A periareolar mastopexy, also known as a purse string, doughnut or circumareolar mastopexy, is a breast lift that accomplishes the result with just one incision: around the areola. Many women find the idea attractive because of the idea that there may be fewer scars on the breast. Unfortunately, unless there is minimal drooping to begin with, the trade-off is a poorly shaped flattened breast.
The goal of a breast lift or mastopexy is to recreate a more somewhat conical shaped breast with the nipple-areola situated at the summit of the most projecting part. A “standard” inverted-T or anchor shaped incision allows for precise reshaping of the skin envelope in addition to the underlying breast tissue by utilizing a three dimensional approach. The nipple-areola complex can then be more accurately placed and sized so as to result in an aesthetically pleasing contoured breast.
The periareolar mastopexy approach eliminates the vertical scar as well as the horizontal scar in the fold at the bottom of the breast. Through a two dimensional approach involving just the incision around the areola, it has to both lift and reshape the breast. It accomplishes both by removing excess skin asymmetrically around the areola, taking a larger circle and purse stringing it to make a smaller circle, thereby tightening the skin.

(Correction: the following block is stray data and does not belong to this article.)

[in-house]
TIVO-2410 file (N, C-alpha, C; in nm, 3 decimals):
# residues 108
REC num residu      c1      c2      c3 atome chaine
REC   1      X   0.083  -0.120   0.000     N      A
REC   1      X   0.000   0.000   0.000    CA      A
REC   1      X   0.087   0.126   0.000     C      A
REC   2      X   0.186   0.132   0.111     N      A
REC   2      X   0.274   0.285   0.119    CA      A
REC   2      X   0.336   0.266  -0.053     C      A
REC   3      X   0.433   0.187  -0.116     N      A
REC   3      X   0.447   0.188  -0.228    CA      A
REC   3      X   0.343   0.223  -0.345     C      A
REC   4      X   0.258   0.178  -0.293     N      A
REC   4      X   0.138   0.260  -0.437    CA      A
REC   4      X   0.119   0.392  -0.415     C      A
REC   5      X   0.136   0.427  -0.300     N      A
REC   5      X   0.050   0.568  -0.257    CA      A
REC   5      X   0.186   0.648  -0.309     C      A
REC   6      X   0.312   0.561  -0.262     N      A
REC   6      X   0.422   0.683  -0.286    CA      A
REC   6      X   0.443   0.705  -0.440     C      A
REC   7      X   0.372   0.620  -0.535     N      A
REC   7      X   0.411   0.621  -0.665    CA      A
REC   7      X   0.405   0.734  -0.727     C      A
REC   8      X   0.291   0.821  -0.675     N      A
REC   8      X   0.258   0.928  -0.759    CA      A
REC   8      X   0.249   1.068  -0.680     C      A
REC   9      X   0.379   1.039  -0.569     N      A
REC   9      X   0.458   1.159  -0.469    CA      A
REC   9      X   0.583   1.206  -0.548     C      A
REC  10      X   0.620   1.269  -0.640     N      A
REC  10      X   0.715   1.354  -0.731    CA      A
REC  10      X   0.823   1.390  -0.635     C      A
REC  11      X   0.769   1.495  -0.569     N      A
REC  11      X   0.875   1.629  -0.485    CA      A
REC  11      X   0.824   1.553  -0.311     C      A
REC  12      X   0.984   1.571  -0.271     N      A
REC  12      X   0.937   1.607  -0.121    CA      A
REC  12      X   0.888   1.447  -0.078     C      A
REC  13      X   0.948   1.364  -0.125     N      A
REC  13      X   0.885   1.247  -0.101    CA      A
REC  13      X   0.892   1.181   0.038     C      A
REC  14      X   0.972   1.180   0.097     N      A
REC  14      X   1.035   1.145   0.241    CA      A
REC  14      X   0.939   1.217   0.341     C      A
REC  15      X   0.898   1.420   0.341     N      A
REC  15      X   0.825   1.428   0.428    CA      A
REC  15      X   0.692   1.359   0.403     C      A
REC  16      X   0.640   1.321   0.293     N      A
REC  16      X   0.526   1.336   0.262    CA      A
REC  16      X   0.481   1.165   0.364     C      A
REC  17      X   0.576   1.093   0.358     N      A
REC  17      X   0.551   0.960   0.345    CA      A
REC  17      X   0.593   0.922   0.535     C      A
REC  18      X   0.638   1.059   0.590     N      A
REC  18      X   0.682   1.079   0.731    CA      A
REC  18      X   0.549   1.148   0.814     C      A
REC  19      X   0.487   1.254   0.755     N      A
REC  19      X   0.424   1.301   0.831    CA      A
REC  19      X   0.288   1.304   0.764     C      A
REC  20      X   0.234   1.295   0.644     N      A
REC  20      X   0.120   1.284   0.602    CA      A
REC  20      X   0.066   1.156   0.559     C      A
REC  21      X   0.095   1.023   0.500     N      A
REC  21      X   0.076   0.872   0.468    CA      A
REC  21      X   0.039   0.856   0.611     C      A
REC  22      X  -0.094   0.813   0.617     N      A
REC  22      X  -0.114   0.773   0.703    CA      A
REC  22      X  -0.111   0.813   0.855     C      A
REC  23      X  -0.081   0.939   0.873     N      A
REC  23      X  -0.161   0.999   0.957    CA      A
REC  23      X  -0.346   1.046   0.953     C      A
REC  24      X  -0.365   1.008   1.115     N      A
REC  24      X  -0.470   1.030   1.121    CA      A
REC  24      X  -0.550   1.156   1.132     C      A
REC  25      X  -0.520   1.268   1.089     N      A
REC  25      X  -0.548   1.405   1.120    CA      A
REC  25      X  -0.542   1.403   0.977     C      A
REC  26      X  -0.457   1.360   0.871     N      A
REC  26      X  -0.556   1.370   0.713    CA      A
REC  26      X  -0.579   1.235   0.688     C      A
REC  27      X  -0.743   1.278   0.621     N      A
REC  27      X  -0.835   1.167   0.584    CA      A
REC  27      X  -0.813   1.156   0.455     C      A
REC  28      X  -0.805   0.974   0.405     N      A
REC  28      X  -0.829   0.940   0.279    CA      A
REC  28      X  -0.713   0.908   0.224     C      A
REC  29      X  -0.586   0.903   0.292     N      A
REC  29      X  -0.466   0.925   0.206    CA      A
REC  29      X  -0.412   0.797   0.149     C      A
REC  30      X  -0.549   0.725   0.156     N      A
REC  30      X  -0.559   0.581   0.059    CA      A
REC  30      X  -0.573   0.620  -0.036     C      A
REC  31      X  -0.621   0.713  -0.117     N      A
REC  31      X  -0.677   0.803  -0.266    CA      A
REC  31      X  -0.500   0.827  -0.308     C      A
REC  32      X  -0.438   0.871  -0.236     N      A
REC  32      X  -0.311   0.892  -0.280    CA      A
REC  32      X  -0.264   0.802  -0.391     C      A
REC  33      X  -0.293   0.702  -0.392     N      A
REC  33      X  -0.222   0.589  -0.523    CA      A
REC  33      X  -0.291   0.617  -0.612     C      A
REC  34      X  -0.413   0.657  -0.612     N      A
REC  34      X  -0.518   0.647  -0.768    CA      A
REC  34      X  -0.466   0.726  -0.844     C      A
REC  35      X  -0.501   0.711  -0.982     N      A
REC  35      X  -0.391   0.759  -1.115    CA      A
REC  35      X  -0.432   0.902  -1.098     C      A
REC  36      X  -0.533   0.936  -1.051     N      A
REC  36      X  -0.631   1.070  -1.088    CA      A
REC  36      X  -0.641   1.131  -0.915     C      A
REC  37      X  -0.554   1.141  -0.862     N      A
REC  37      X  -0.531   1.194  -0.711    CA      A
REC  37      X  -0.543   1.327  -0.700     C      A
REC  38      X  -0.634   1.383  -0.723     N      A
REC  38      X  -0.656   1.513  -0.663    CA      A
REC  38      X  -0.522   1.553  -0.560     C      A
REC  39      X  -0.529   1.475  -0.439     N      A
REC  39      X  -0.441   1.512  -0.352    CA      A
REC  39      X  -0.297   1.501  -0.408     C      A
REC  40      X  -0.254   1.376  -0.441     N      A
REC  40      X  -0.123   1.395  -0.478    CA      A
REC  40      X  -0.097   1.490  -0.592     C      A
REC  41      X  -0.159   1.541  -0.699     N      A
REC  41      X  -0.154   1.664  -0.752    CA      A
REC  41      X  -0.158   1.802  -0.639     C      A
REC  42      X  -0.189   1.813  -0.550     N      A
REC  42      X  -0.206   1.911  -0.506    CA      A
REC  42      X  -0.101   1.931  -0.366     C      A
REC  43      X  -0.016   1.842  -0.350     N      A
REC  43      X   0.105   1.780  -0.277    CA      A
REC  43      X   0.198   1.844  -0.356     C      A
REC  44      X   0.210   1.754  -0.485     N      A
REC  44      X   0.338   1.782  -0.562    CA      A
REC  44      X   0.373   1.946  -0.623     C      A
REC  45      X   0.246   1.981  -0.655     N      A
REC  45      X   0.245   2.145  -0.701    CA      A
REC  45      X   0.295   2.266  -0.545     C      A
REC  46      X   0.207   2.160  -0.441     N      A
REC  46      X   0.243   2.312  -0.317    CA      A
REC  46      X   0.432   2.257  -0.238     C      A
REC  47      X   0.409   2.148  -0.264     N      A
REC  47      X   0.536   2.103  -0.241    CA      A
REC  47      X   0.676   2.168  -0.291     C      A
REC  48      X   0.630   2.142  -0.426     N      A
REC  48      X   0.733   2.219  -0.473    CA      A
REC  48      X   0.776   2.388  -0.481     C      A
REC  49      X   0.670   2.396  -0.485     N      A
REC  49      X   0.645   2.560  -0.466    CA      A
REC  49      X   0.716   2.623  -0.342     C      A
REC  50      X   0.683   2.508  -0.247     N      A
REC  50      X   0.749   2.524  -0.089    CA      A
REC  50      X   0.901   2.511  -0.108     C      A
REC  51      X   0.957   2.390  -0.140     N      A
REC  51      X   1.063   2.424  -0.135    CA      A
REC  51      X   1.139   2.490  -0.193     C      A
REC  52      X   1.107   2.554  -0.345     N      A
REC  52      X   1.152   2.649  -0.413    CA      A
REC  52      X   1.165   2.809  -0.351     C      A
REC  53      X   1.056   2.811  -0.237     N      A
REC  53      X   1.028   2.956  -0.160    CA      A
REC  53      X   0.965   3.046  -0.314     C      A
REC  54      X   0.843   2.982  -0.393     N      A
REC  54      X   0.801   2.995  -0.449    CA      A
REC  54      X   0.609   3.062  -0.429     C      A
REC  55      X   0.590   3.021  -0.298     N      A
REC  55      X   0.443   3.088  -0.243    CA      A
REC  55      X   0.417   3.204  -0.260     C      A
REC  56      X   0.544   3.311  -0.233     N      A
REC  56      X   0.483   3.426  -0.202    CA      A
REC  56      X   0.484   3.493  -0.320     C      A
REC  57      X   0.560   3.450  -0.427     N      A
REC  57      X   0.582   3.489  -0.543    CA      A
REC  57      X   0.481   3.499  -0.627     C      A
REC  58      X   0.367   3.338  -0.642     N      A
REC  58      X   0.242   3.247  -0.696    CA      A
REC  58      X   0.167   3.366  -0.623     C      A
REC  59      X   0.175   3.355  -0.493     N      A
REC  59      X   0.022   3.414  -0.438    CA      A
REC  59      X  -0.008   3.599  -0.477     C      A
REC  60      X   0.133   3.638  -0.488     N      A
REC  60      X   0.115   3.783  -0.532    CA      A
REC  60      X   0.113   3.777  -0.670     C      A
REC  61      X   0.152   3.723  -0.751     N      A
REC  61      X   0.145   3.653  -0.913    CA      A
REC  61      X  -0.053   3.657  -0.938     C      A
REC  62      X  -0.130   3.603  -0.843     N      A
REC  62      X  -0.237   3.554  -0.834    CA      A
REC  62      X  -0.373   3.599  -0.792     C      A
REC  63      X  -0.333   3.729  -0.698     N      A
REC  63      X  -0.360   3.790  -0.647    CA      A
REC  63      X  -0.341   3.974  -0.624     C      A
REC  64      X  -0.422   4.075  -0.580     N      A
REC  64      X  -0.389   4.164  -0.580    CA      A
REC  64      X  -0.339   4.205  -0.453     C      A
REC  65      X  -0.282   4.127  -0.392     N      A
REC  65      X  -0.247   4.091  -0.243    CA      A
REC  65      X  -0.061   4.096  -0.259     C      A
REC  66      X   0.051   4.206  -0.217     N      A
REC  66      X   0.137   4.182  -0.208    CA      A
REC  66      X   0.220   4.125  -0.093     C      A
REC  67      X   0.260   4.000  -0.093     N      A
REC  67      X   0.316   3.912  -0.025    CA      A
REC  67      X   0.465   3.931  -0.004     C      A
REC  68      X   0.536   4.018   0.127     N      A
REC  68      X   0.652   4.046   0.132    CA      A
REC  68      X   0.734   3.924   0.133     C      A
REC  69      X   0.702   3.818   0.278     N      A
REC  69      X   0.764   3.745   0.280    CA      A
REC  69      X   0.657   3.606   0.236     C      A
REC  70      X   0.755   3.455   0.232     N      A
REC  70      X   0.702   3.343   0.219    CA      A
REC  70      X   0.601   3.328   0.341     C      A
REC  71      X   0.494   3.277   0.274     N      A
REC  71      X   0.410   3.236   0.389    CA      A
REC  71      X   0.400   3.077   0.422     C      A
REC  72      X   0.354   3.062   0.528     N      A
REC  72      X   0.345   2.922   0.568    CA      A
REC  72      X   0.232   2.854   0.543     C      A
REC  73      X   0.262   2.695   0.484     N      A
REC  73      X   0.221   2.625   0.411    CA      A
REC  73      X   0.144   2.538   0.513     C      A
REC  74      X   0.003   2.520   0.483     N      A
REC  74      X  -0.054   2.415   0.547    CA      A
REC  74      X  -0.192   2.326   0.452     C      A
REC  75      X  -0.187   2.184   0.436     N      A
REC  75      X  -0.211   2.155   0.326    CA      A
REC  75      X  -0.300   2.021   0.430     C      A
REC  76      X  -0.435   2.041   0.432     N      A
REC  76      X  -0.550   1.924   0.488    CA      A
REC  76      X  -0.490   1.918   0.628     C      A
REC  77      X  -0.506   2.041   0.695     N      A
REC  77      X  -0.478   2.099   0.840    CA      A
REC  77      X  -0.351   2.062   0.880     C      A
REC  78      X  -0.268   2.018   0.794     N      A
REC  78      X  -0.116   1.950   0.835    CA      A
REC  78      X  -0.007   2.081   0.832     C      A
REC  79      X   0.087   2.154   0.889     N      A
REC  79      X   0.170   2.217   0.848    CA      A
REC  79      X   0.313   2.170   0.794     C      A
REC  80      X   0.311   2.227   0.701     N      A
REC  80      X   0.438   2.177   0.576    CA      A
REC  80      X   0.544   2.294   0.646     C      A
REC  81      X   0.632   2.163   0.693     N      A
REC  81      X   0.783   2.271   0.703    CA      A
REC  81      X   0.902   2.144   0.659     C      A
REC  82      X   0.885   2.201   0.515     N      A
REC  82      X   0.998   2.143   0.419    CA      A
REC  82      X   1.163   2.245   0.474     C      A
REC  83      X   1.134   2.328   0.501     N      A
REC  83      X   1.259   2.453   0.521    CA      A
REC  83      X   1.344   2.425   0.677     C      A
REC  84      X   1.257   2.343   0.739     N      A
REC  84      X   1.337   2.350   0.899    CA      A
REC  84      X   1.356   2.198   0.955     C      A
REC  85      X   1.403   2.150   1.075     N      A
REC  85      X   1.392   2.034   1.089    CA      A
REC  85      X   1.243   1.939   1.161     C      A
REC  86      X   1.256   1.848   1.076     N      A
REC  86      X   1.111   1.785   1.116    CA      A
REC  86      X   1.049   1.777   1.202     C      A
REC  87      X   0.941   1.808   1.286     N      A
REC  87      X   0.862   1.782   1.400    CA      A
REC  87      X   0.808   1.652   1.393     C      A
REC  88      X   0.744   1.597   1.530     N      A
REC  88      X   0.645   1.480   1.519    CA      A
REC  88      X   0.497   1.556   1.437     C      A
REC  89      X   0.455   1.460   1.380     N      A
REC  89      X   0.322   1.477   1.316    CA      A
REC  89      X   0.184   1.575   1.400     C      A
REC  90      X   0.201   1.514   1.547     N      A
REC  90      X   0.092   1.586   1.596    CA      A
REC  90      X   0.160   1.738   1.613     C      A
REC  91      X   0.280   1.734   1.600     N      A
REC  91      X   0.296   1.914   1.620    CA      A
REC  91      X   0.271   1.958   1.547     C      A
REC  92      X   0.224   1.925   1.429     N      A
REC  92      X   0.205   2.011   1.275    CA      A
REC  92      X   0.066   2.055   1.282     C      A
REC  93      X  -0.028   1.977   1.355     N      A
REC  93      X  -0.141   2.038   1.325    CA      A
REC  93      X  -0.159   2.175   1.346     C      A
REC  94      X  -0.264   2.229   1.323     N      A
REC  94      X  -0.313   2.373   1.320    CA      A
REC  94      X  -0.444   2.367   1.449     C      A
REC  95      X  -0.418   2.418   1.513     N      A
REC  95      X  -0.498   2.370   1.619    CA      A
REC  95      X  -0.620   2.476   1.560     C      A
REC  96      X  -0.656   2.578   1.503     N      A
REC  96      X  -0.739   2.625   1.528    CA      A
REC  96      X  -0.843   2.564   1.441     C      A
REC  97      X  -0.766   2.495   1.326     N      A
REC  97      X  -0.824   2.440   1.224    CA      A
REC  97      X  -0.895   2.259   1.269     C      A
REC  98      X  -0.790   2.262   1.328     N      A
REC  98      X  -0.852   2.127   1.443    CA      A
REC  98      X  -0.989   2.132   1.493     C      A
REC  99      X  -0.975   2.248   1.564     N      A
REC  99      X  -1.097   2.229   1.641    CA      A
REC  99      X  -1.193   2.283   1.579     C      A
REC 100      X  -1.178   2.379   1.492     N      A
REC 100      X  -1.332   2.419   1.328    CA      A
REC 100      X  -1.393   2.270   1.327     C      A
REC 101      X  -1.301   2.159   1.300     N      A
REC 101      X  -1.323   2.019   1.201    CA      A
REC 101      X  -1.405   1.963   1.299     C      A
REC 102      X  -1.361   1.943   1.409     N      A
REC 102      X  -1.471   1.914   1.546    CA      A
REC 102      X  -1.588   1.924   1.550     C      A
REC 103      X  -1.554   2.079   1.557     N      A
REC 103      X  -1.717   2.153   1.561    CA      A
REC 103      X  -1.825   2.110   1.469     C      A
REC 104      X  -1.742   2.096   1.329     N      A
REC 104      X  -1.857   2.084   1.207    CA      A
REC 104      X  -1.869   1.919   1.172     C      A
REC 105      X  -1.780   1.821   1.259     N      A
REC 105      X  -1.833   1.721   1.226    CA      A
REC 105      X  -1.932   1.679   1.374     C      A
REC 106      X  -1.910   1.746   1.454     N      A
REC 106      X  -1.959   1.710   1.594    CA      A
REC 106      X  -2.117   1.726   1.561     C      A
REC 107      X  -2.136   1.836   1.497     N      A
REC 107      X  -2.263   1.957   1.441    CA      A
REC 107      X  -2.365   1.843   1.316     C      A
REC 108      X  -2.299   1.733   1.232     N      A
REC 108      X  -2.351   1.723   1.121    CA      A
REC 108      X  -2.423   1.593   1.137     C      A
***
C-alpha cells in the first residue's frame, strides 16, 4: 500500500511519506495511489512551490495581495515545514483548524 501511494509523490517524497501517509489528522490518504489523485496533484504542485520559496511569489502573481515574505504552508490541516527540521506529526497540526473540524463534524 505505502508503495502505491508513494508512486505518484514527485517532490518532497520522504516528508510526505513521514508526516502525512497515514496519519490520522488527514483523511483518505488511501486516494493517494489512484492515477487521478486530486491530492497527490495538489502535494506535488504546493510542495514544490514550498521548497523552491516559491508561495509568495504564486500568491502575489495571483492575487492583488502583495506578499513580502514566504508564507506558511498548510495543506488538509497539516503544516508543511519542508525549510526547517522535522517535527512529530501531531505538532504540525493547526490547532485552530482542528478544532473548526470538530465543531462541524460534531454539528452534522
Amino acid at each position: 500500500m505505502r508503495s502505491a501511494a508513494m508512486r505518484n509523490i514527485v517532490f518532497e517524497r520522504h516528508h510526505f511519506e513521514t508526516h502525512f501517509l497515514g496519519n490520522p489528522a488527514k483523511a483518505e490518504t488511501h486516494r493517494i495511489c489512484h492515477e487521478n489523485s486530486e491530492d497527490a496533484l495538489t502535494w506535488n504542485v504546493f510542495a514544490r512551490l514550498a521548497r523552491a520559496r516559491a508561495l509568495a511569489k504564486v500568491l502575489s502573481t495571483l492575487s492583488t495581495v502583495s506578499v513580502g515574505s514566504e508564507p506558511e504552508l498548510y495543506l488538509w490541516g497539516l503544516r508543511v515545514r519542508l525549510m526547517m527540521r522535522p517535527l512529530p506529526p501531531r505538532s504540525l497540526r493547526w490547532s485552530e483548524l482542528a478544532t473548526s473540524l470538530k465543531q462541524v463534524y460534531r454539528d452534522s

With this approach, the area of maximum tension is centered around the areola. Some of the untoward consequences of this can include but are not limited to:
1.) a flattening of the breast shape creating more of a pancake configuration than a cone
2.) stretching and flattening of the areola causing distortions and irregularities of shape
3.) unsightly pleating of bunched up skin around the areola resulting from the purse string closure
4.) widened and thickened scars around the areola
5.) limitations in the precise positioning of the areola on the breast
6.) difficulty in obtaining closer symmetry is breasts that are significantly different prior to surgery
I strongly feel that a periareolar mastopexy is very rarely indicated except for certain limited situations involving very minor drooping. The trade-offs as noted above are too high a price to pay for most women versus the far superior results that can be obtained with a few more incisions.
Steven H. Turkeltaub, M.D. P.C.
Scottsdale and Phoenix, Arizona